J. Phys. IV France
Volume 12, Numéro 3, May 2002
Page(s) 67 - 70

J. Phys. IV France
12 (2002) Pr3-67
DOI: 10.1051/jp420020038

Ge semiconductor devices for cryogenic power electronics - II

R.R. Ward1, W.J. Dawson1, R.K. Kirschman1, O. Mueller2, R.L. Patterson3, J.E. Dickman3 and A. Hammoud4

1  GPD Optoelectronics Corp., 7 Manor Parkway, Salem, New Hampshire 03079, U.S.A.
2  LTE, Low Temperature Electronics, Ballston Lake, New York 12019, U.S.A.
3  NASA Glenn Research Center, Cleveland, Ohio 44135, U.S.A.
4  QSS Group Inc., Cleveland, Ohio, U.S.A.

We have begun investigation and development of cryogenic semiconductor power devices (diodes, bipolar transistors and field-effect transistors) based on germanium. The motivation is NASA's interest in electronics that can operate down to deep cryogenic temperatures (as low as ${\approx}30{-}40$ K) for exploration of the outer planets and other Solar System bodies that present cold environments as well as for future space observatories. There are also potential applications related to cryogenic/superconducting motors and generators and power distribution and storage. We have characterized available Ge diodes and bipolar transistors at cryogenic temperatures and have begun examining MIS (metal-insulator-semiconductor) capacitors on Ge. Our investigations show that all these types of devices can operate from room temperature down to 20 K or lower.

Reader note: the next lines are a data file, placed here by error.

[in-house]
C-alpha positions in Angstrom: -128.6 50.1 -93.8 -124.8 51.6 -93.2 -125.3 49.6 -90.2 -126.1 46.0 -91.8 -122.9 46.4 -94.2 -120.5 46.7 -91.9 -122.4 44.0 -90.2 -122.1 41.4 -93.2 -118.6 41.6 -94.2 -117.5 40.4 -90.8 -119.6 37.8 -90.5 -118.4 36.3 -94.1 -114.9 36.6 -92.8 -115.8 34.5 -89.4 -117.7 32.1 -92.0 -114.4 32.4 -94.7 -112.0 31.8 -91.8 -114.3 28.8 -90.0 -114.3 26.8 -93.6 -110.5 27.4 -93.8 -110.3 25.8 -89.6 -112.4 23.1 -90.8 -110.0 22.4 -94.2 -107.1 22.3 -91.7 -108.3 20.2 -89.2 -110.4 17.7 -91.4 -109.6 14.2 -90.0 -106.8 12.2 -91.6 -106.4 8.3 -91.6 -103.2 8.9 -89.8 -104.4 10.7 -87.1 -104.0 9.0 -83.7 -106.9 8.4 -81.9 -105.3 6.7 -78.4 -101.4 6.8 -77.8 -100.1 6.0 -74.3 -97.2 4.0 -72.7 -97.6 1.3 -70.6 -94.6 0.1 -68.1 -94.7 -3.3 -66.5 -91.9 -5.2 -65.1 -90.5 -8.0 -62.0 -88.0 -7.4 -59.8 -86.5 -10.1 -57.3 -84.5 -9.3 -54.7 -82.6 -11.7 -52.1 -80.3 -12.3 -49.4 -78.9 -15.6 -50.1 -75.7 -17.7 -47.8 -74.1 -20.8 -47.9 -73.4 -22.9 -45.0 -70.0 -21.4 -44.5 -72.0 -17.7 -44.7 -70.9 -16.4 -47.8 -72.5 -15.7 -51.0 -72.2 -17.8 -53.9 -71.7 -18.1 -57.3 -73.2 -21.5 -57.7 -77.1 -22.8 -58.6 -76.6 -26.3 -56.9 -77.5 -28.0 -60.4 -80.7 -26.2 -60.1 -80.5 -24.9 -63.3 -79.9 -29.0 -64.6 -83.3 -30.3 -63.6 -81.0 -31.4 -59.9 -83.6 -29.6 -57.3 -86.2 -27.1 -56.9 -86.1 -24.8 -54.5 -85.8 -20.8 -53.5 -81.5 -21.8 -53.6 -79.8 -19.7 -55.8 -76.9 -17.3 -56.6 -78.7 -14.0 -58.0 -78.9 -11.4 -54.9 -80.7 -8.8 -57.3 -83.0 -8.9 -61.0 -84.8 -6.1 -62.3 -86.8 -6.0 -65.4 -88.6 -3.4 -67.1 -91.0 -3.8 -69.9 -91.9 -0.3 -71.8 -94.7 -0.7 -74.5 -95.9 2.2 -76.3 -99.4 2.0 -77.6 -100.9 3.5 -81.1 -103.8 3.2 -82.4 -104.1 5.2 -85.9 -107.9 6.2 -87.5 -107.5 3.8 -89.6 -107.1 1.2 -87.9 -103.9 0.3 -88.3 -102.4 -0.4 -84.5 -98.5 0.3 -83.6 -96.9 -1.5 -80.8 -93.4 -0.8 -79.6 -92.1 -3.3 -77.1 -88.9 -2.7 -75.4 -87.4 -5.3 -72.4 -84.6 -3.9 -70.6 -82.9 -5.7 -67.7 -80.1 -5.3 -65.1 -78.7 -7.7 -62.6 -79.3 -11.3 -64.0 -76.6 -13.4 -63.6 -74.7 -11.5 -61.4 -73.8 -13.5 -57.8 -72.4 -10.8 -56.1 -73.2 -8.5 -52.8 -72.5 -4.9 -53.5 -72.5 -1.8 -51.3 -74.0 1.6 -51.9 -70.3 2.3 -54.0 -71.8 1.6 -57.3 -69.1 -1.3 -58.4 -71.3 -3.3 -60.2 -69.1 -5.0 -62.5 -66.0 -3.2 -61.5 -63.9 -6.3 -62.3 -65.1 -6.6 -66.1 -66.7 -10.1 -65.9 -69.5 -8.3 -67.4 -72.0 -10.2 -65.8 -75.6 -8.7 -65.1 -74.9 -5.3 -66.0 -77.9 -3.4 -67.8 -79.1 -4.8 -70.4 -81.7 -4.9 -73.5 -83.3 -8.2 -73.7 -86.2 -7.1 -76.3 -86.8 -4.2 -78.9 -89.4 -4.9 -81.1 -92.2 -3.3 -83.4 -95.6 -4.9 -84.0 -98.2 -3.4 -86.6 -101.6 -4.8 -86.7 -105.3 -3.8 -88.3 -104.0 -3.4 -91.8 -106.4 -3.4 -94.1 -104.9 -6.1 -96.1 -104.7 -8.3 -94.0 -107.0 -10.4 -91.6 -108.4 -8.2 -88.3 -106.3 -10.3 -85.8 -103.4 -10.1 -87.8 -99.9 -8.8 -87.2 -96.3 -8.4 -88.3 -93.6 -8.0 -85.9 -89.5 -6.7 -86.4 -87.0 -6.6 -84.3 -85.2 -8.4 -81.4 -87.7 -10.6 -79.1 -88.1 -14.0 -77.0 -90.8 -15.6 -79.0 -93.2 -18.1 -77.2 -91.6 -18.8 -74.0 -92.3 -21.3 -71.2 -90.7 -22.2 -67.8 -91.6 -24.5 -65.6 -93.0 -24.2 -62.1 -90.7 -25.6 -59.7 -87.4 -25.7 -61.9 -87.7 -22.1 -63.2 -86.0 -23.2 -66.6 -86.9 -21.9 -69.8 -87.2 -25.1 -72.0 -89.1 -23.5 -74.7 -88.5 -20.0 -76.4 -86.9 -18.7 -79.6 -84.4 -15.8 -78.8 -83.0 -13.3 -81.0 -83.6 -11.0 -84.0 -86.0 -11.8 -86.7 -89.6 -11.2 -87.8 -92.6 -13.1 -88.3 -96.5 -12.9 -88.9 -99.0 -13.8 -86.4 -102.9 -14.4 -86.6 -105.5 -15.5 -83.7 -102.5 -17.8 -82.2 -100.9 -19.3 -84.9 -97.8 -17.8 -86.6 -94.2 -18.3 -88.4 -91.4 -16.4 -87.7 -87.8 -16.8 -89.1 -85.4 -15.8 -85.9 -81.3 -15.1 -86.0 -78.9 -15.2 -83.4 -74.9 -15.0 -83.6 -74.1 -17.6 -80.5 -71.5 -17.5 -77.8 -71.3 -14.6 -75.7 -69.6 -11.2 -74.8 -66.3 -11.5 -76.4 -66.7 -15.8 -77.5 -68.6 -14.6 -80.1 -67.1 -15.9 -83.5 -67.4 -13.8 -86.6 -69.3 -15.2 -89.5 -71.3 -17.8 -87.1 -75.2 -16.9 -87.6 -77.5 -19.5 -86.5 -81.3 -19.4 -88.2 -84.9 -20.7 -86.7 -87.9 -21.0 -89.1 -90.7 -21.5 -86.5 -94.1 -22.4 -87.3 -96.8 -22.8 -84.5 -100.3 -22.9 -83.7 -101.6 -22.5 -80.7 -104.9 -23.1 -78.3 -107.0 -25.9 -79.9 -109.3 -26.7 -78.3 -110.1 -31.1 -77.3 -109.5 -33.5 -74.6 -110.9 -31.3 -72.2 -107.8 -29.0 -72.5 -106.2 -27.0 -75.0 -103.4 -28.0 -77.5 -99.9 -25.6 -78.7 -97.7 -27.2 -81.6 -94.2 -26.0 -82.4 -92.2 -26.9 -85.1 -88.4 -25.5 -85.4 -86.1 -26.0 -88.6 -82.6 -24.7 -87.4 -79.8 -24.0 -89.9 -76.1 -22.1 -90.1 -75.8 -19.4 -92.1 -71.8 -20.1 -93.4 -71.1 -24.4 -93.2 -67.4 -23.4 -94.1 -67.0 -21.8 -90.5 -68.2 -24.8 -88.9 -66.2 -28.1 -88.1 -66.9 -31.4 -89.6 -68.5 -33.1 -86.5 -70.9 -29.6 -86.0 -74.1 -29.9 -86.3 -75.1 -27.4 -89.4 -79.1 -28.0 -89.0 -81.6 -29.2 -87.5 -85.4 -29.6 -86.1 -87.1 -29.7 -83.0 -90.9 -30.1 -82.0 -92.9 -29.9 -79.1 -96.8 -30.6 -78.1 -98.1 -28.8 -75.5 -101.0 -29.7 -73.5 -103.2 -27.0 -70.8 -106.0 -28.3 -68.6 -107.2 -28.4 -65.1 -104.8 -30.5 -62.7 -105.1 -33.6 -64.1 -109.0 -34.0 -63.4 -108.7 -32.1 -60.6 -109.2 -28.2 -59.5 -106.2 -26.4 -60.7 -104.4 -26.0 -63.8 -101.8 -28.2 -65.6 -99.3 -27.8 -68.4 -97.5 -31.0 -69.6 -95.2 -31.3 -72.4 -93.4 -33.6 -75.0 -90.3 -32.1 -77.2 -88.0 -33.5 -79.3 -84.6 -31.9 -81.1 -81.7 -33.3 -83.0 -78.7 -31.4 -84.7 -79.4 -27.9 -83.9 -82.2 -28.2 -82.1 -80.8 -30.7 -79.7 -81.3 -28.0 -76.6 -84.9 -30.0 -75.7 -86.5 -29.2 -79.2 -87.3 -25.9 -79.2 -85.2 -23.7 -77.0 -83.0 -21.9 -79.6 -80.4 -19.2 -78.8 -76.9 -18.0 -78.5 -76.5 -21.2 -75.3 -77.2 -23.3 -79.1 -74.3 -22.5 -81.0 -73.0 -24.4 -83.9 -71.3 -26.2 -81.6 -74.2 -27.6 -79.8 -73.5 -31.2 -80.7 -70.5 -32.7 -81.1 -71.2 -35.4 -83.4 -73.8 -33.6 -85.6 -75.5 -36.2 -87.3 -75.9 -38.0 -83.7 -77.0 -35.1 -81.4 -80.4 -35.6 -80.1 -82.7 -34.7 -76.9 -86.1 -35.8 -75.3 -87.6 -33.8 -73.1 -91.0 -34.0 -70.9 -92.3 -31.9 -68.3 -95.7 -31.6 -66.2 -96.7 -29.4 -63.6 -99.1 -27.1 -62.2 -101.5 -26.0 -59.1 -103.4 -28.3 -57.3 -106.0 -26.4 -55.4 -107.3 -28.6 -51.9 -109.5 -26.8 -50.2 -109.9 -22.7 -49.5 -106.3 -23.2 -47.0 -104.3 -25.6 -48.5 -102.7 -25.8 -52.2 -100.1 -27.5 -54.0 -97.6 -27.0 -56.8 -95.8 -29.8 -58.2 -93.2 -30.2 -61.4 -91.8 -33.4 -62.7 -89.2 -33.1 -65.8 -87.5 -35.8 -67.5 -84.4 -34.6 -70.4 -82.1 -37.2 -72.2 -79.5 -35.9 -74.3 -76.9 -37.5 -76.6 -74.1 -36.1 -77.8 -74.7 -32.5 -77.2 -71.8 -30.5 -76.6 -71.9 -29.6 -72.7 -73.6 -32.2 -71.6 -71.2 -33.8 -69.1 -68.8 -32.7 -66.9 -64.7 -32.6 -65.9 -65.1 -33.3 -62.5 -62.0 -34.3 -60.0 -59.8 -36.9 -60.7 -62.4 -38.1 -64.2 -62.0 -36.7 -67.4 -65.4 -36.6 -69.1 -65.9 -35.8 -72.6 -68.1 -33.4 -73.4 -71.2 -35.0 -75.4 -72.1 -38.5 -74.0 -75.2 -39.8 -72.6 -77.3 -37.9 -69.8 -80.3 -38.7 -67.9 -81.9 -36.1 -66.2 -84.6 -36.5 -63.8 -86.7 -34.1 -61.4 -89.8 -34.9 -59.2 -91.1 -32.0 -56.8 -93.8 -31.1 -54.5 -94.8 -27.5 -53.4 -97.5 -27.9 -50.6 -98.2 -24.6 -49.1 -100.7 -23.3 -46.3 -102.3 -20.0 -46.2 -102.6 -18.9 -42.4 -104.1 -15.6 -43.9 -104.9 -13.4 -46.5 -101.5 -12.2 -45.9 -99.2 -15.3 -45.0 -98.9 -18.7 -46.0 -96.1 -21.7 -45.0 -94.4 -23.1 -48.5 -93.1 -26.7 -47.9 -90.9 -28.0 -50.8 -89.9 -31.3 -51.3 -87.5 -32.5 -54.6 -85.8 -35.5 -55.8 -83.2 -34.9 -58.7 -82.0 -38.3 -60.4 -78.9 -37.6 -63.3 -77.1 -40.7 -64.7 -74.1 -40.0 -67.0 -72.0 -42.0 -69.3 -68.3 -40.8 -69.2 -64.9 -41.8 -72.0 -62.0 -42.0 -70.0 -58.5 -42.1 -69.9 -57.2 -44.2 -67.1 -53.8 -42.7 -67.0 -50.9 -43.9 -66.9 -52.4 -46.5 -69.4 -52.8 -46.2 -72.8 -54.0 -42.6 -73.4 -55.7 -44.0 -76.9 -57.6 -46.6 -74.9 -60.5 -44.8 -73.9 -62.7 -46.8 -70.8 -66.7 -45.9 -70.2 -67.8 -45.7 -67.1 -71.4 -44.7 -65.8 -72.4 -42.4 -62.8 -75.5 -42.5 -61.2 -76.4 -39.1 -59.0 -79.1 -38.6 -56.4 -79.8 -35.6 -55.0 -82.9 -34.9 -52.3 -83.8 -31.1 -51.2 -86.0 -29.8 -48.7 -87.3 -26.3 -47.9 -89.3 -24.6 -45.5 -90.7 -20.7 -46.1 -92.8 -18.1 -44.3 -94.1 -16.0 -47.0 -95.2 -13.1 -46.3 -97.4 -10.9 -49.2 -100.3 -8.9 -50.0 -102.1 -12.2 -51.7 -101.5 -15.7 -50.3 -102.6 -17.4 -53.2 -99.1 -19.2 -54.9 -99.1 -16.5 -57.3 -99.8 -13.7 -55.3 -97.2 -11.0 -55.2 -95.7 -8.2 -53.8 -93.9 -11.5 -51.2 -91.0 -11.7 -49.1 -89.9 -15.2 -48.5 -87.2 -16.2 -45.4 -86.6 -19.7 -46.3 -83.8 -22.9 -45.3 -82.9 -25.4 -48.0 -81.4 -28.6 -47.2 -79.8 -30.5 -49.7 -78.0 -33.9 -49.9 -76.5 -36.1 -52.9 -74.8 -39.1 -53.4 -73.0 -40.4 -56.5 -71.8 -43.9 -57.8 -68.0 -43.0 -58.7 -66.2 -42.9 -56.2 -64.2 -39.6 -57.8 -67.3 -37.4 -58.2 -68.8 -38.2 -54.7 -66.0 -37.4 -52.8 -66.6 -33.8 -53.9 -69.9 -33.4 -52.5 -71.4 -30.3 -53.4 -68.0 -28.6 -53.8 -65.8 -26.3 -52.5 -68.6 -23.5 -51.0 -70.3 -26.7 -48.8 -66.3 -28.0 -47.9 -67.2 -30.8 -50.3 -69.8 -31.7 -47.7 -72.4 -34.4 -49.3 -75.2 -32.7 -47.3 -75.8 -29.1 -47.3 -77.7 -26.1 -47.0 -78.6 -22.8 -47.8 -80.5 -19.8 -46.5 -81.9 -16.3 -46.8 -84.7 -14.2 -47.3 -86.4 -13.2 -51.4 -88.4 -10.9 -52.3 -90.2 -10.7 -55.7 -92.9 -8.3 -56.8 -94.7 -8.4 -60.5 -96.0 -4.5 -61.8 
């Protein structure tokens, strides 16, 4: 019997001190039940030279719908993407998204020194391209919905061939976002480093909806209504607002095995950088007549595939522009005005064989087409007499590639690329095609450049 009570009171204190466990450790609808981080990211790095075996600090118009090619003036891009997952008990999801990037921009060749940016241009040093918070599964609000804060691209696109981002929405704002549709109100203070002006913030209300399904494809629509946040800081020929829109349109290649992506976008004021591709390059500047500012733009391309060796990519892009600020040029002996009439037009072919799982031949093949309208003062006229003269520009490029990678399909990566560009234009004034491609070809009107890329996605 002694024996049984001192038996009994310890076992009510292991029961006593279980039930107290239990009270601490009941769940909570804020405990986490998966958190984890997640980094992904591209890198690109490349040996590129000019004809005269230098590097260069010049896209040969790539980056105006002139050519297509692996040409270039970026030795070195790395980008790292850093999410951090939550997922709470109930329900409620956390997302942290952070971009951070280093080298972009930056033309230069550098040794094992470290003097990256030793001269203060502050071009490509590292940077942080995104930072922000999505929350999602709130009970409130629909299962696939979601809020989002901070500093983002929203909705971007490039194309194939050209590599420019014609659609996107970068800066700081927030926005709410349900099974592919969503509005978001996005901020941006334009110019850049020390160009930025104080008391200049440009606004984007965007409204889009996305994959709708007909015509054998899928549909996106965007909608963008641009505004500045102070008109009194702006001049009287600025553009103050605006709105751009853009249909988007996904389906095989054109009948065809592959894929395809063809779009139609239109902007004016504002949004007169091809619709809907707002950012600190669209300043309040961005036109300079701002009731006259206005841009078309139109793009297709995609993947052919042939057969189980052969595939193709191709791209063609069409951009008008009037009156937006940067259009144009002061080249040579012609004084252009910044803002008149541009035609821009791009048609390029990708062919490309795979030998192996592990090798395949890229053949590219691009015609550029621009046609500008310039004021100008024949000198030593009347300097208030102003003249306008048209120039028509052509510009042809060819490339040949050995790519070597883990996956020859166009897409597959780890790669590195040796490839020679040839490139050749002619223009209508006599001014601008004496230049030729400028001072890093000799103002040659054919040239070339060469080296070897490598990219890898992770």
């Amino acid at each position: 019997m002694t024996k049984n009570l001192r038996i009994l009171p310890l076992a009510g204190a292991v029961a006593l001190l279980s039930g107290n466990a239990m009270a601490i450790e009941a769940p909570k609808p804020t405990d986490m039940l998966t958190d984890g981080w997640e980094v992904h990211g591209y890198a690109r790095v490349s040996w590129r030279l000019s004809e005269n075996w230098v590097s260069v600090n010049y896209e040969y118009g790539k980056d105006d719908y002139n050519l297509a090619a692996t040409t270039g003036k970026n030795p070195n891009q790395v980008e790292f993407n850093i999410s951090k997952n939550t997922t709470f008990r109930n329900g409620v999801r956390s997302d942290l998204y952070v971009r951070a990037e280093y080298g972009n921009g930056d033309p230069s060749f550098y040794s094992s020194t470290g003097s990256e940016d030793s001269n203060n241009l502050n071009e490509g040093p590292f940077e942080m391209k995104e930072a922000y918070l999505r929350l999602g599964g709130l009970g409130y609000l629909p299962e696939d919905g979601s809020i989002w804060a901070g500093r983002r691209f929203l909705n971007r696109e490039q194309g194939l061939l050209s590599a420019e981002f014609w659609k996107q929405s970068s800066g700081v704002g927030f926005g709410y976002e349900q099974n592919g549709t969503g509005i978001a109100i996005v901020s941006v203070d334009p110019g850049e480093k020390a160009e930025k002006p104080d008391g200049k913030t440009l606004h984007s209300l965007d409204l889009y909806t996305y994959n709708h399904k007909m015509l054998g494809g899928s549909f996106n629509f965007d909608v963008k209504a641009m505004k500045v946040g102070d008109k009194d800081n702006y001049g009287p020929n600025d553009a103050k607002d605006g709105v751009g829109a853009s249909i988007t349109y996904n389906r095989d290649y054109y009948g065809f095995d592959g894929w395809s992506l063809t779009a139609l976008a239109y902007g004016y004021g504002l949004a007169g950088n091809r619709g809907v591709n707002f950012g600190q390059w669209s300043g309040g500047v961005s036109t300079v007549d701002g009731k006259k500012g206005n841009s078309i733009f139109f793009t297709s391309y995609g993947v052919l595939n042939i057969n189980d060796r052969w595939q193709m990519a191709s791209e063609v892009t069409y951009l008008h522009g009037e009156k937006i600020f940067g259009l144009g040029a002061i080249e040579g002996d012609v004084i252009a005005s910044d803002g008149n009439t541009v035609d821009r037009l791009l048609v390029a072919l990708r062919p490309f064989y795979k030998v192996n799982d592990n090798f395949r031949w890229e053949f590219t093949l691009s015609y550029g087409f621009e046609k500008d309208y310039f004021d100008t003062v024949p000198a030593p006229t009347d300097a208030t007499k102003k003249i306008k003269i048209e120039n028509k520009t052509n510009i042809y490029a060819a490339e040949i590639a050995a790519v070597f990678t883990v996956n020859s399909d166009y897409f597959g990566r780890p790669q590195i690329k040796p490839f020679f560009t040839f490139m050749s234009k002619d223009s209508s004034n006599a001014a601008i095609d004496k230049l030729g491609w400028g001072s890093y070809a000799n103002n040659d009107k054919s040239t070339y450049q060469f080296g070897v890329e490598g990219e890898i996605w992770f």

© EDP Sciences 2002